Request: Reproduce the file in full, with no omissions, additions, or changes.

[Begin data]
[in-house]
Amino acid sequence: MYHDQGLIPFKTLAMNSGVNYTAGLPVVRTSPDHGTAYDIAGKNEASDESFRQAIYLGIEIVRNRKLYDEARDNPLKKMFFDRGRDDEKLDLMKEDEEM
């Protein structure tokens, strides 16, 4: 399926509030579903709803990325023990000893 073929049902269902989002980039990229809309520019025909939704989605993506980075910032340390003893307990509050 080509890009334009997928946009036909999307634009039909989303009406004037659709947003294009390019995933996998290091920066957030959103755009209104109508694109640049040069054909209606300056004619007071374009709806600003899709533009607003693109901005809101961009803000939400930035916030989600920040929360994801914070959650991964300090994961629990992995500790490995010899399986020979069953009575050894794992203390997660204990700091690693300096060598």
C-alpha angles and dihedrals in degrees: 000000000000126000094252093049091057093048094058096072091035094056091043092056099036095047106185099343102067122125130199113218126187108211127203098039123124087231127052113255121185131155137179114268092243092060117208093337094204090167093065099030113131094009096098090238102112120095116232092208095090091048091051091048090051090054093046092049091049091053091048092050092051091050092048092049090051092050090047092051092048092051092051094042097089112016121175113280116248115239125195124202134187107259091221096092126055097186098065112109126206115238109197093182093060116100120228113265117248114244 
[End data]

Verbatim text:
[in-house]
Amino acid sequence: MYHDQGLIPFKTLAMNSGVNYTAGLPVVRTSPDHGTAYDIAGKNEASDESFRQAIYLGIEIVRNRKLYDEARDNPLKKMFFDRGRDDEKLDLMKEDEEM
């Protein structure tokens, strides 16, 4: 399926509030579903709803990325023990000893 073929049902269902989002980039990229809309520019025909939704989605993506980075910032340390003893307990509050 080509890009334009997928946009036909999307634009039909989303009406004037659709947003294009390019995933996998290091920066957030959103755009209104109508694109640049040069054909209606300056004619007071374009709806600003899709533009607003693109901005809101961009803000939400930035916030989600920040929360994801914070959650991964300090994961629990992995500790490995010899399986020979069953009575050894794992203390997660204990700091690693300096060598």
C-alpha angles and dihedrals in degrees: 000000000000126000094252093049091057093048094058096072091035094056091043092056099036095047106185099343102067122125130199113218126187108211127203098039123124087231127052113255121185131155137179114268092243092060117208093337094204090167093065099030113131094009096098090238102112120095116232092208095090091048091051091048090051090054093046092049091049091053091048092050092051091050092048092049090051092050090047092051092048092051092051094042097089112016121175113280116248115239125195124202134187107259091221096092126055097186098065112109126206115238109197093182093060116100120228113265117248114244 